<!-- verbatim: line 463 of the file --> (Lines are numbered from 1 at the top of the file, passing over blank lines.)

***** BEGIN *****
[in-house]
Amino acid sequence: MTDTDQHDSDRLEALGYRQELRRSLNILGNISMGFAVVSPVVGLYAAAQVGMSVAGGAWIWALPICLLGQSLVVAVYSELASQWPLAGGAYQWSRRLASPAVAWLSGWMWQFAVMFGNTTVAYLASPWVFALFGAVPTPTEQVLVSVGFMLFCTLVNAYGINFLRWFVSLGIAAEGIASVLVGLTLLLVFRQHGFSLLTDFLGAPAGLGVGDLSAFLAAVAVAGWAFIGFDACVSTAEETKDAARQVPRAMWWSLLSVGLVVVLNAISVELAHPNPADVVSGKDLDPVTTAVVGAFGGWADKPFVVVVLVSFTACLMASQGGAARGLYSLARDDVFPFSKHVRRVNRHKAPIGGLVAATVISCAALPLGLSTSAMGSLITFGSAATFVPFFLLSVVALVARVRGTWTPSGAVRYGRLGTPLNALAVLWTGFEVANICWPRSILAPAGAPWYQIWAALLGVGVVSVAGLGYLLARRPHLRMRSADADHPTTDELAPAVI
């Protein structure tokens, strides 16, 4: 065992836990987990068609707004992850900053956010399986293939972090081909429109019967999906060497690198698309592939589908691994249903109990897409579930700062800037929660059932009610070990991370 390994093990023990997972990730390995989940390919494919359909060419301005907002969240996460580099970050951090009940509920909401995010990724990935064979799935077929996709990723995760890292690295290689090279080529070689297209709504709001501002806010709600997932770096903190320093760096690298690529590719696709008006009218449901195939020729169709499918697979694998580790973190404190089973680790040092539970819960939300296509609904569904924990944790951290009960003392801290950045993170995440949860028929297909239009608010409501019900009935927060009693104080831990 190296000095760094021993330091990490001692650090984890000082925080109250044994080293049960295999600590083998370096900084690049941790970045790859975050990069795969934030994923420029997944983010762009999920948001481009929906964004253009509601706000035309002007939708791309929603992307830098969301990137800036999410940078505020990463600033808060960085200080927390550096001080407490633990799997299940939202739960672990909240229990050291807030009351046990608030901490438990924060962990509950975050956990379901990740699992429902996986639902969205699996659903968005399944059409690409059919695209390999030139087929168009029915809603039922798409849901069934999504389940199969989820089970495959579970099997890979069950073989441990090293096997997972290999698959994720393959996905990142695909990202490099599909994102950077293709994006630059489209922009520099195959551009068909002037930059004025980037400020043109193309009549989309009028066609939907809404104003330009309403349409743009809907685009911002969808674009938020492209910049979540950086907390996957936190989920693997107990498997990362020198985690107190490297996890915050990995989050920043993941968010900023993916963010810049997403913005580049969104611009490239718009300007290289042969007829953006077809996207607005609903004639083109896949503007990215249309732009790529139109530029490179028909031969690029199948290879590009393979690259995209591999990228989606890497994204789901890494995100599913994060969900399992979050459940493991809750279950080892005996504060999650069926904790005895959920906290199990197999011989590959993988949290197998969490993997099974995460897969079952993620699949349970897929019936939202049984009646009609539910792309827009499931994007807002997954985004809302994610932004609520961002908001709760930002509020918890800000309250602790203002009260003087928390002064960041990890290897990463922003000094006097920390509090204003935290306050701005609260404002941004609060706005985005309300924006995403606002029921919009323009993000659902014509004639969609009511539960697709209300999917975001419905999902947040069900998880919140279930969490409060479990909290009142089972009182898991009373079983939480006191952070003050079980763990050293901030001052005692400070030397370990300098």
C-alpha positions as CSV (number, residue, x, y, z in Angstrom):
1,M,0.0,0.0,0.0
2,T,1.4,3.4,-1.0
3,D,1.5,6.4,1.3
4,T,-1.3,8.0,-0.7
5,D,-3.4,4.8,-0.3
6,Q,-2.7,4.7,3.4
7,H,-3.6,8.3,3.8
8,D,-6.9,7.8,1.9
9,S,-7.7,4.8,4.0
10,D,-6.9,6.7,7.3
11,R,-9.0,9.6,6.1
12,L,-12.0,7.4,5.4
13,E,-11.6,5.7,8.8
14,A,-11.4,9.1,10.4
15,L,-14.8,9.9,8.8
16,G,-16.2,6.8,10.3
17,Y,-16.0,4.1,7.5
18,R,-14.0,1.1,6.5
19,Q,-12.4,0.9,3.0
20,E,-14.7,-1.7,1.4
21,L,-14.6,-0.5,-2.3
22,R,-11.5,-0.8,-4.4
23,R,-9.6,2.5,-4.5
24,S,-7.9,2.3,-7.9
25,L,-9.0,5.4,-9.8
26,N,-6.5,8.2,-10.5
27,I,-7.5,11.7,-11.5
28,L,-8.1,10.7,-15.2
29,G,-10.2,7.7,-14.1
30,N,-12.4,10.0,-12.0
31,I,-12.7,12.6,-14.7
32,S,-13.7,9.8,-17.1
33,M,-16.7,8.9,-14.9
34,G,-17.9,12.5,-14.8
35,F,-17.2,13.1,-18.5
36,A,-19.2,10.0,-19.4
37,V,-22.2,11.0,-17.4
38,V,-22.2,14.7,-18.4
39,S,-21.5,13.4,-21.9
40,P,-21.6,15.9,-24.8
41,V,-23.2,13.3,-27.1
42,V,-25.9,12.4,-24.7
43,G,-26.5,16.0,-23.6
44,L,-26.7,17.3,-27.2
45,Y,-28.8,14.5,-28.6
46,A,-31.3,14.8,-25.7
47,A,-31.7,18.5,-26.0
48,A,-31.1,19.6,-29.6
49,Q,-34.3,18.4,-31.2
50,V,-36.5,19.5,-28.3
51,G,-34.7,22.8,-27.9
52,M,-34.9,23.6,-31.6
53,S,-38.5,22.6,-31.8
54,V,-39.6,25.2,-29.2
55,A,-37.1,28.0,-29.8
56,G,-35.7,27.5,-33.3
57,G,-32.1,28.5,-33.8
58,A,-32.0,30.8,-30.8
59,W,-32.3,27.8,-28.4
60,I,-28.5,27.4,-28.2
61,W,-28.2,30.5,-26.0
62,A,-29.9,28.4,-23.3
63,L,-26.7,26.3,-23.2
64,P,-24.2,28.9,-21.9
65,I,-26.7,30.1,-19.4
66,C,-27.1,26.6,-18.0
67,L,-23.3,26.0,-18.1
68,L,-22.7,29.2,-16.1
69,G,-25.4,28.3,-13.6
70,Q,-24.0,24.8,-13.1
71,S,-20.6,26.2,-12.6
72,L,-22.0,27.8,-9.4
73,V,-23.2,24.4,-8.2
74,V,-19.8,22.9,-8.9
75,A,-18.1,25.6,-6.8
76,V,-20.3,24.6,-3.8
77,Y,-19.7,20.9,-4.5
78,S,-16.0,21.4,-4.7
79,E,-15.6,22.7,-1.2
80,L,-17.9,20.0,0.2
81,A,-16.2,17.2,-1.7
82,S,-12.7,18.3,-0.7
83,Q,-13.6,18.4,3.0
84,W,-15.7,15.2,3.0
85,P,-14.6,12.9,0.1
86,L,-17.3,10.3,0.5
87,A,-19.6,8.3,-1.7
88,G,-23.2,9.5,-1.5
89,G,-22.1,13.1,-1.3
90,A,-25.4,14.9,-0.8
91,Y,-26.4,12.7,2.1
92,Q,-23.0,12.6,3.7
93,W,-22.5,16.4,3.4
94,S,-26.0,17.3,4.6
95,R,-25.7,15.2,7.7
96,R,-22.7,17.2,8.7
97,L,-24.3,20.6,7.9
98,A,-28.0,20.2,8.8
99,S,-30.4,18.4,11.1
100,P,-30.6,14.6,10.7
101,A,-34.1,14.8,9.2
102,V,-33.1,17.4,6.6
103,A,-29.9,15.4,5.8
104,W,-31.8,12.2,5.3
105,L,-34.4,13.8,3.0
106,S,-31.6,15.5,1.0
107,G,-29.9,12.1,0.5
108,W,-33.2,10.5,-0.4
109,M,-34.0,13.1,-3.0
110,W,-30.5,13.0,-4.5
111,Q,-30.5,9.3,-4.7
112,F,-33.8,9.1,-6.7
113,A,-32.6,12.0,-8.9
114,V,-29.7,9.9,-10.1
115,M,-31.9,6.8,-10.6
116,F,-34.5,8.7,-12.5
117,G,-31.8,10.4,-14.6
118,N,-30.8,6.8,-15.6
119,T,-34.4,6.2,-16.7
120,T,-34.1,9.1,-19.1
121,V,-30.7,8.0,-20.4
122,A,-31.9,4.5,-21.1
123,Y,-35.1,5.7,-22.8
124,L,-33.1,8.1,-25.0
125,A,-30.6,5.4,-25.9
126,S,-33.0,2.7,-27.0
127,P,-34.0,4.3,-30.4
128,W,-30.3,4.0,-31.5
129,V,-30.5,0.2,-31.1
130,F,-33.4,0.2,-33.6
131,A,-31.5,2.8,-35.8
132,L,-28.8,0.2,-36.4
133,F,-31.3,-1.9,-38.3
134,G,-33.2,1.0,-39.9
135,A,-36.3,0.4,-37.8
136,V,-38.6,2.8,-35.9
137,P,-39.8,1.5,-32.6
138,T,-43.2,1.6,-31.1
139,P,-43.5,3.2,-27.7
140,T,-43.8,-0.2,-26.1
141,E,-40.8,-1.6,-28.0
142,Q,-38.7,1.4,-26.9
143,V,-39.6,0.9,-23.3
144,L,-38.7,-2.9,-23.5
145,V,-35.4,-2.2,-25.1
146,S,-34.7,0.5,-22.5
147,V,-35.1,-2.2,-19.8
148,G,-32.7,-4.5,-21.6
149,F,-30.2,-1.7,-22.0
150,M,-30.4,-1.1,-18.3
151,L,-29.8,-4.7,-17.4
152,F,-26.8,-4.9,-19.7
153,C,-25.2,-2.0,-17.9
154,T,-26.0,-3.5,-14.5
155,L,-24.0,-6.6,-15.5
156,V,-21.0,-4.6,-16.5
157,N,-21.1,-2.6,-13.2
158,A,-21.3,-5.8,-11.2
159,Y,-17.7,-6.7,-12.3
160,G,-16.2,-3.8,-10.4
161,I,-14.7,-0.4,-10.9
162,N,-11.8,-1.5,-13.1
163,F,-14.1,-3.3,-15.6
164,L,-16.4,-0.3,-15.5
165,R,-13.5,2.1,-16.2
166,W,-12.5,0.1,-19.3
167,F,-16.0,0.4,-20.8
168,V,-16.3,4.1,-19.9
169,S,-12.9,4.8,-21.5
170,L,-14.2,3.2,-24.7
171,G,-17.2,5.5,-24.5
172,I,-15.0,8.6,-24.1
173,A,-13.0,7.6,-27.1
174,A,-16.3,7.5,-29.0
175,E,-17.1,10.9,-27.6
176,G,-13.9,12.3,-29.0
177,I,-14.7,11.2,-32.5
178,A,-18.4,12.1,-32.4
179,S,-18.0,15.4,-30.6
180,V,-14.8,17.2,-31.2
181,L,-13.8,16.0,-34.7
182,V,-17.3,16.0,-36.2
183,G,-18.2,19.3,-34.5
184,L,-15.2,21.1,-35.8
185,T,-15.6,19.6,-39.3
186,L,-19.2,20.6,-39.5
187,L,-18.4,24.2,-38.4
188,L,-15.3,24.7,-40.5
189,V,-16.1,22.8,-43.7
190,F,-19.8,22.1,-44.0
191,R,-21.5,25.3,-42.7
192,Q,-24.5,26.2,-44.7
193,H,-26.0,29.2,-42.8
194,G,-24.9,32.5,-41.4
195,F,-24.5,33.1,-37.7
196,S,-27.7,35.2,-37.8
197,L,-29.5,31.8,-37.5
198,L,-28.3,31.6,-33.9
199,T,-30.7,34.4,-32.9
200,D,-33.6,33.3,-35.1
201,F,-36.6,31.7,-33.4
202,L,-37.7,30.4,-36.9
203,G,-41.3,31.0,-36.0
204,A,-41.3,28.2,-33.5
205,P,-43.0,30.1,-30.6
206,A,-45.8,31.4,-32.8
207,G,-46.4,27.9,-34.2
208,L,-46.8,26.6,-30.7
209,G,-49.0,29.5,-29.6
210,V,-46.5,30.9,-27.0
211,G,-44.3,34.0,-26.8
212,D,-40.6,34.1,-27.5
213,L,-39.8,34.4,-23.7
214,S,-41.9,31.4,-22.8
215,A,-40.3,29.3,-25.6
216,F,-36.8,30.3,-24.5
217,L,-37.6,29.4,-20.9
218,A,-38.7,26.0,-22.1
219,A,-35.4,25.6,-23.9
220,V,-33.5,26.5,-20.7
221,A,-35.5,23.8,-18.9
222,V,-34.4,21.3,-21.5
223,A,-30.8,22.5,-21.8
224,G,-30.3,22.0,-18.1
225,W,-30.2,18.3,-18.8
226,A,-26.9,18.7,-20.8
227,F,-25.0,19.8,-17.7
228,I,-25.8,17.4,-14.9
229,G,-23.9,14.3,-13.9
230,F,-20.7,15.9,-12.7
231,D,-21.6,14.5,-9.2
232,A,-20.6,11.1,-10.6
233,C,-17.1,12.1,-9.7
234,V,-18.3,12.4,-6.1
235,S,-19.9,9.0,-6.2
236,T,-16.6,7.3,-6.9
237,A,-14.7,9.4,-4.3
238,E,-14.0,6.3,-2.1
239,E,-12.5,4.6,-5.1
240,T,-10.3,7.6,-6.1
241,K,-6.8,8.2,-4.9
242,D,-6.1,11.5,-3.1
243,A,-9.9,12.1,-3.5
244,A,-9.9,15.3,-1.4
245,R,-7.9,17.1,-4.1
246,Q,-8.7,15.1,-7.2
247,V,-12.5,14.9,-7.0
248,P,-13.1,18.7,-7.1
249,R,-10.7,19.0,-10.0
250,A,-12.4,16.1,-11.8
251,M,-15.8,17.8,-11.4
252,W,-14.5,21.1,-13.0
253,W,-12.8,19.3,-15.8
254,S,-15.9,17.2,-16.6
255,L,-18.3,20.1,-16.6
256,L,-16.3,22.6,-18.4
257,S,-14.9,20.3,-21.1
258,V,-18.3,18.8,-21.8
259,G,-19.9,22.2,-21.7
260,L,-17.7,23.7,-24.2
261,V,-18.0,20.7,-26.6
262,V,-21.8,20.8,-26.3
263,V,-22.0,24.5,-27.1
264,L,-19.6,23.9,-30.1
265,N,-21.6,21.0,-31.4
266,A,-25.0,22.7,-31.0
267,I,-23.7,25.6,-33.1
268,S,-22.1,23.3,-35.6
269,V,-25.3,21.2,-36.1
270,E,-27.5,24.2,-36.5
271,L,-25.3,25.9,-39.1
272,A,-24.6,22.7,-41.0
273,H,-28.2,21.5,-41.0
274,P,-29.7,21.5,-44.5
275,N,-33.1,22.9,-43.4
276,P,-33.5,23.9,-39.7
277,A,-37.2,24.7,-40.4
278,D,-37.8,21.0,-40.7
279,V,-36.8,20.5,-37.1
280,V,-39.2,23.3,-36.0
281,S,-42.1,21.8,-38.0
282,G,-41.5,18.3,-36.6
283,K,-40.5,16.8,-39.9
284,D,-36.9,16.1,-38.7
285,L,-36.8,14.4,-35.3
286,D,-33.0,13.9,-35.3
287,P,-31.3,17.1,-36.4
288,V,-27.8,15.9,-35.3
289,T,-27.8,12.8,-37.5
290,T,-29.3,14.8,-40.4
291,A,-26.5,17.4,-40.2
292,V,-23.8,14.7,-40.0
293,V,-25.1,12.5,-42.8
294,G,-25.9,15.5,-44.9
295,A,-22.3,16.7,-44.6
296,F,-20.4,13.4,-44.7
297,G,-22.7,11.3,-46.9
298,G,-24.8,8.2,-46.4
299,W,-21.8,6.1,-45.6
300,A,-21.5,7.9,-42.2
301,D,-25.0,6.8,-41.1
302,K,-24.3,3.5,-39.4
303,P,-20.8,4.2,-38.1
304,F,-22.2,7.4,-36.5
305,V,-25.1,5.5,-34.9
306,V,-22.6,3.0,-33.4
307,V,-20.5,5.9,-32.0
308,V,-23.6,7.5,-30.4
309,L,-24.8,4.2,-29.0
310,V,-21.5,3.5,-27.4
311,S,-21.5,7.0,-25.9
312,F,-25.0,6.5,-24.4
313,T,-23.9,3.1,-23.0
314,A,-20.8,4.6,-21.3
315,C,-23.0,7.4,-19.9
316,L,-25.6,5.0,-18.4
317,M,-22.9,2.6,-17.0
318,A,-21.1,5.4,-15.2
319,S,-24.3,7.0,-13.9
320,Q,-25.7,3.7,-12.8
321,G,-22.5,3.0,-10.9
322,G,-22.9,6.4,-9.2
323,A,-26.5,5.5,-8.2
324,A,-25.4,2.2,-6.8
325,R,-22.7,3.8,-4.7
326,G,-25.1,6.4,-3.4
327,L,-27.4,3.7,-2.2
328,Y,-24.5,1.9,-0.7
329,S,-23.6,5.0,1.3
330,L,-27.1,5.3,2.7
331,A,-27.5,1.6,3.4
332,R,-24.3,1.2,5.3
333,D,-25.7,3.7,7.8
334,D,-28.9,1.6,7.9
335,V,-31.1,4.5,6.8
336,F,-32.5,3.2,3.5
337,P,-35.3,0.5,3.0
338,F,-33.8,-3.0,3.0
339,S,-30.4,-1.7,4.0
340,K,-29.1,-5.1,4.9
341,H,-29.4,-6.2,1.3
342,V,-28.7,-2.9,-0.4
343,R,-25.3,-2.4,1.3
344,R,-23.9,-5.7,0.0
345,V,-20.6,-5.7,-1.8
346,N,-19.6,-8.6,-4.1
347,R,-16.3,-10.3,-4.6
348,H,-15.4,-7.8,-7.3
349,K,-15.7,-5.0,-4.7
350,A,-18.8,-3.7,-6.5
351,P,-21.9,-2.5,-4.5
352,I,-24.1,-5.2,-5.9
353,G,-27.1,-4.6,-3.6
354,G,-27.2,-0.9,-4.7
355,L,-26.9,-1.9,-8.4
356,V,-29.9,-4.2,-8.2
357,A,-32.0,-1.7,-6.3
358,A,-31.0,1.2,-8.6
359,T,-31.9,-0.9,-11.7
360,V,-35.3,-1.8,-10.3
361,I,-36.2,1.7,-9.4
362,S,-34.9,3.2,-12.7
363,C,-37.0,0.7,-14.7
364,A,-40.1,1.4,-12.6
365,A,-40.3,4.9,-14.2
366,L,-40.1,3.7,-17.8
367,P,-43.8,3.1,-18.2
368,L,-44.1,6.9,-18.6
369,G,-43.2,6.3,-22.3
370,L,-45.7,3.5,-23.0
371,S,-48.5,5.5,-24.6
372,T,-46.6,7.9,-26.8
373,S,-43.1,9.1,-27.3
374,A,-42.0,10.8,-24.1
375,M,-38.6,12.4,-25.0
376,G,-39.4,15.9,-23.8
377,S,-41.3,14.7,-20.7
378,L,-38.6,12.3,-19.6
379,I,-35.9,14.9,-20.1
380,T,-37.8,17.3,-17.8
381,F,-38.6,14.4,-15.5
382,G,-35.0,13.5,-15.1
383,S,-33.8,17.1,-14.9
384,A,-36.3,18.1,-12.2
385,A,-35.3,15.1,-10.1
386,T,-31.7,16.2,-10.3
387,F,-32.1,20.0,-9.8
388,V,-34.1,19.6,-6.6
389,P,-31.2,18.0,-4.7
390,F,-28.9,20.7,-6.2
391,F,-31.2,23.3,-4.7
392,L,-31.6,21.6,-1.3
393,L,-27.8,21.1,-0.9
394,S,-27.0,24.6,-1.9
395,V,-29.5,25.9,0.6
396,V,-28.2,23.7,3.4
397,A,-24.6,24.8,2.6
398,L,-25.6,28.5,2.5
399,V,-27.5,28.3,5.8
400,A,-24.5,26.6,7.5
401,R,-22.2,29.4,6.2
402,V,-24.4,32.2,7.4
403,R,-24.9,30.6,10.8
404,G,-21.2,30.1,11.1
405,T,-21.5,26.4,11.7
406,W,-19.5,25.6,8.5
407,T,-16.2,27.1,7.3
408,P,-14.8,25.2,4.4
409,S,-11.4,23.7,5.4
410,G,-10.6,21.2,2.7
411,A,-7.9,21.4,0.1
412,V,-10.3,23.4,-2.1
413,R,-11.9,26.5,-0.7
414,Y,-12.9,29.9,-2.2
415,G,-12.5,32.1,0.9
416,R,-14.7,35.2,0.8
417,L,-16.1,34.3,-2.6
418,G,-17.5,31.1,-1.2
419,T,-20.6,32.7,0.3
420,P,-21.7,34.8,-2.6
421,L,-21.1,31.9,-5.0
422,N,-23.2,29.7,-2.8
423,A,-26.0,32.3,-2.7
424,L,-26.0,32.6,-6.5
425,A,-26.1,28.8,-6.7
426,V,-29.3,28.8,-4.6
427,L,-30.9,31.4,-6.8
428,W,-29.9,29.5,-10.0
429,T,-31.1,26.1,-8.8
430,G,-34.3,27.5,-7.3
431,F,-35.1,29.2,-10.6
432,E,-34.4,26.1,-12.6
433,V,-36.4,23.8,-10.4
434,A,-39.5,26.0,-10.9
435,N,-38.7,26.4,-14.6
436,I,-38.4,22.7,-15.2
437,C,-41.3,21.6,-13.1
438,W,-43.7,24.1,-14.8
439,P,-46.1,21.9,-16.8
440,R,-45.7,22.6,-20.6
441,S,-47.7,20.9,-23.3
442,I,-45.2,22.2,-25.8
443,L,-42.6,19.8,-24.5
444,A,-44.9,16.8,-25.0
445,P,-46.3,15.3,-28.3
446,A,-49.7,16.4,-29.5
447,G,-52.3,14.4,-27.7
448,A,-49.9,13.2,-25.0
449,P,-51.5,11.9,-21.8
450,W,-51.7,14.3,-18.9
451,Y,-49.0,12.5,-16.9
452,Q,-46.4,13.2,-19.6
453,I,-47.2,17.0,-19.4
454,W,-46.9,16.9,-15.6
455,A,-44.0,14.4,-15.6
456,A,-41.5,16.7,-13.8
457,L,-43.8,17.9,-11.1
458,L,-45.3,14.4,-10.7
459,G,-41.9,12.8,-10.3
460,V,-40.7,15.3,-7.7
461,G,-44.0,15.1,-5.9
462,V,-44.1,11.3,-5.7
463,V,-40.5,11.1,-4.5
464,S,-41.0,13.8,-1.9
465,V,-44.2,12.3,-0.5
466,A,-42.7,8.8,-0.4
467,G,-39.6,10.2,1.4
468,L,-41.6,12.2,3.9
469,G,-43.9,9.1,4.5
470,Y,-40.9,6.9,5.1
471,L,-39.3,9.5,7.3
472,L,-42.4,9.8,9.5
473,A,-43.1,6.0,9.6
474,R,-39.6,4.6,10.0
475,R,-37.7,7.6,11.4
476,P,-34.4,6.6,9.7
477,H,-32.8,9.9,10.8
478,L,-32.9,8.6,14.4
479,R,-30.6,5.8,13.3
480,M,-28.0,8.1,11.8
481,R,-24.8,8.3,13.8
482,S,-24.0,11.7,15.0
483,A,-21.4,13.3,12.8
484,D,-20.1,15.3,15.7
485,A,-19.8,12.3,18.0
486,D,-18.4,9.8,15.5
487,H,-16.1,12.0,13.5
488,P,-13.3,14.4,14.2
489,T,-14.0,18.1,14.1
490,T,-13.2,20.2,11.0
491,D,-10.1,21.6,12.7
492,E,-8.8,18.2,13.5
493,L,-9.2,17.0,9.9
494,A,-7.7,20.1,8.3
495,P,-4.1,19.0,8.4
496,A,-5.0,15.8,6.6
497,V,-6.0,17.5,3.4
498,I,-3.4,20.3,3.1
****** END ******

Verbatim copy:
459,G,-41.9,12.8,-10.3